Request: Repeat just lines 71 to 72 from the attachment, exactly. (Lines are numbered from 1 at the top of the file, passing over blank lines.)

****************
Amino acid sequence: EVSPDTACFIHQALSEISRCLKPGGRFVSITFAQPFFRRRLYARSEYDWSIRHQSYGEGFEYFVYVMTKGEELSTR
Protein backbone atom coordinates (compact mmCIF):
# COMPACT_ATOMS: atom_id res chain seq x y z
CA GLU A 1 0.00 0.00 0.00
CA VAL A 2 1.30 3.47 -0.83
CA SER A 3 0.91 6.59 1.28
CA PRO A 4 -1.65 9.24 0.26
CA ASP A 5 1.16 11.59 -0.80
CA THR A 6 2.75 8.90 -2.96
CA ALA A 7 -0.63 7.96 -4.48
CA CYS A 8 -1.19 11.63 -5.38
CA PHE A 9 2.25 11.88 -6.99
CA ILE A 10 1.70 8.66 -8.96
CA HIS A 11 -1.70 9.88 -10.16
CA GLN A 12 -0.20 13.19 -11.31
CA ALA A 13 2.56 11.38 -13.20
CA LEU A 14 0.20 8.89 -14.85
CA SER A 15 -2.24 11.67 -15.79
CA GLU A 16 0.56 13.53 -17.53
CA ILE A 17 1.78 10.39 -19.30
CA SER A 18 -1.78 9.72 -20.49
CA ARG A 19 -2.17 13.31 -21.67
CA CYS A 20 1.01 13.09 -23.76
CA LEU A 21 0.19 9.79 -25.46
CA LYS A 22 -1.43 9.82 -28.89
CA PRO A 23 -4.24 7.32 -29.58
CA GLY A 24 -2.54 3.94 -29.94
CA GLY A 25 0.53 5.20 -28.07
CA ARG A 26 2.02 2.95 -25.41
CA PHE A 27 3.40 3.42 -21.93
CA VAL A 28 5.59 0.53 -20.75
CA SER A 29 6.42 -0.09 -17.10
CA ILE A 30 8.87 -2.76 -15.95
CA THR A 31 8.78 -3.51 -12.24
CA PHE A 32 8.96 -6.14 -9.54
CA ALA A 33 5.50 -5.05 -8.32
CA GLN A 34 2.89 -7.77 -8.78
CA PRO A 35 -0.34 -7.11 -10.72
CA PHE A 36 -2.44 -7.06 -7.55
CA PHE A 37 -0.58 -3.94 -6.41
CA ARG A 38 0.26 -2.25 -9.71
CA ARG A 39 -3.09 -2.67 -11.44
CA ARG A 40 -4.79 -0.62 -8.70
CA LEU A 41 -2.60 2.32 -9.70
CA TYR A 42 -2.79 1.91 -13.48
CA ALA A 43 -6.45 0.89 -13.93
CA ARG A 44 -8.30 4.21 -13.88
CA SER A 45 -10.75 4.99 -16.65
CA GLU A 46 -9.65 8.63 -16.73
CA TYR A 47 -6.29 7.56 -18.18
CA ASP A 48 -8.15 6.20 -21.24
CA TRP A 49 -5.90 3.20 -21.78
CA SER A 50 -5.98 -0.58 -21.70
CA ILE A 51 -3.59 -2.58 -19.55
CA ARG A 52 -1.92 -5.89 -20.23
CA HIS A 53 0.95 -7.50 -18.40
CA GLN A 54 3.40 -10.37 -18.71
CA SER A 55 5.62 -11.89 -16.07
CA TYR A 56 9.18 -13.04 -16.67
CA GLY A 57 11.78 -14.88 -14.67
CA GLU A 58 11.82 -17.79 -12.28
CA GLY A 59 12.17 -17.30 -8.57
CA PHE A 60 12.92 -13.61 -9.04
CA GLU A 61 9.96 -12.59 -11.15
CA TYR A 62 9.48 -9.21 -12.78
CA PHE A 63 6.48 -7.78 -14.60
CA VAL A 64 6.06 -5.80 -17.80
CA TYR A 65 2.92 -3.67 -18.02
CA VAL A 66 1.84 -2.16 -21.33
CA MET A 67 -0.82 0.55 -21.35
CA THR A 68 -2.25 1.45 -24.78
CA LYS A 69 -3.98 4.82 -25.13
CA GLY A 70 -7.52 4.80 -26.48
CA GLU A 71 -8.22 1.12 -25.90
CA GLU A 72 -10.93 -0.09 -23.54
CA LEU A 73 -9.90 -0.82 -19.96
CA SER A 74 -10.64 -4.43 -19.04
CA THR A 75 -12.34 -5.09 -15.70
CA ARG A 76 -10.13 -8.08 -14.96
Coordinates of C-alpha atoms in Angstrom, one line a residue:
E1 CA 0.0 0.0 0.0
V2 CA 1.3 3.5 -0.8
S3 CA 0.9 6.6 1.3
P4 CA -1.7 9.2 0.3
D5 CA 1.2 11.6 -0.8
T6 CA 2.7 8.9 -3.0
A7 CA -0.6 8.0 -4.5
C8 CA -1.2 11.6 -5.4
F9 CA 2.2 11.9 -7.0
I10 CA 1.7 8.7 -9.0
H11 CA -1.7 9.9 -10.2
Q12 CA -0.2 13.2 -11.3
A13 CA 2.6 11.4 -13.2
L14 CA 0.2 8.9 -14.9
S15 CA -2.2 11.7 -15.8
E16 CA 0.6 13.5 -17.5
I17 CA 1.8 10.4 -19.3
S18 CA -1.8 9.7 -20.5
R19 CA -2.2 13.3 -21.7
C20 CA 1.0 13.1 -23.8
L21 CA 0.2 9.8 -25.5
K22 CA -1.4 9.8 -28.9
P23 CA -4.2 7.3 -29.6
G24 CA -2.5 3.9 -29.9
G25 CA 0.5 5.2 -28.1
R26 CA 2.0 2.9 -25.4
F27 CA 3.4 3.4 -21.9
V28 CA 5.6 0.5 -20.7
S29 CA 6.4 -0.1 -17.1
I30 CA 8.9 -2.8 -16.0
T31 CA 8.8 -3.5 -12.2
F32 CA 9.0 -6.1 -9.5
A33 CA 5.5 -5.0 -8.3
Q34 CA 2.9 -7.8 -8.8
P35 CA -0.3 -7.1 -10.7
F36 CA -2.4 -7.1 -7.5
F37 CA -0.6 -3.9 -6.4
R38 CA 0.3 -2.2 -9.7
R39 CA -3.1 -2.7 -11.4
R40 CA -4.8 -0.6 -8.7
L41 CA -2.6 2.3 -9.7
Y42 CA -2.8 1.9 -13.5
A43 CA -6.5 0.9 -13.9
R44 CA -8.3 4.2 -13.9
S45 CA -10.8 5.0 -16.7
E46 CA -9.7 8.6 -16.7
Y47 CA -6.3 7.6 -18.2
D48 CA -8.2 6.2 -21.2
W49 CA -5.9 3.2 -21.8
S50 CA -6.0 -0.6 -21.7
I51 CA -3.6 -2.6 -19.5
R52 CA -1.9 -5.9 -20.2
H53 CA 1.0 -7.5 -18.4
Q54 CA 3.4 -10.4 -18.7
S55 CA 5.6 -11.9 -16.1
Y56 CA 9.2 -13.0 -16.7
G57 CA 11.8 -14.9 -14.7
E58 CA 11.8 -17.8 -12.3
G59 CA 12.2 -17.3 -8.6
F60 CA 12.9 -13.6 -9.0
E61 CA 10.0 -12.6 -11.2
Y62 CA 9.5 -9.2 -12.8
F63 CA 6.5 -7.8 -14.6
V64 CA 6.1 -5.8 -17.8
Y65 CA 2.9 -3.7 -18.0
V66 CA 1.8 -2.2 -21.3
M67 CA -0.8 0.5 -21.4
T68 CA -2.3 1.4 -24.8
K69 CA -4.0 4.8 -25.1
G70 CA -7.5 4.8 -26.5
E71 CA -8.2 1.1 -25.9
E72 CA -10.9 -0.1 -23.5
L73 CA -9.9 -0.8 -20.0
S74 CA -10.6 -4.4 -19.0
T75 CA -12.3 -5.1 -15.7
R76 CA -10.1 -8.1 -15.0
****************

CA THR A 68 -2.25 1.45 -24.78
CA LYS A 69 -3.98 4.82 -25.13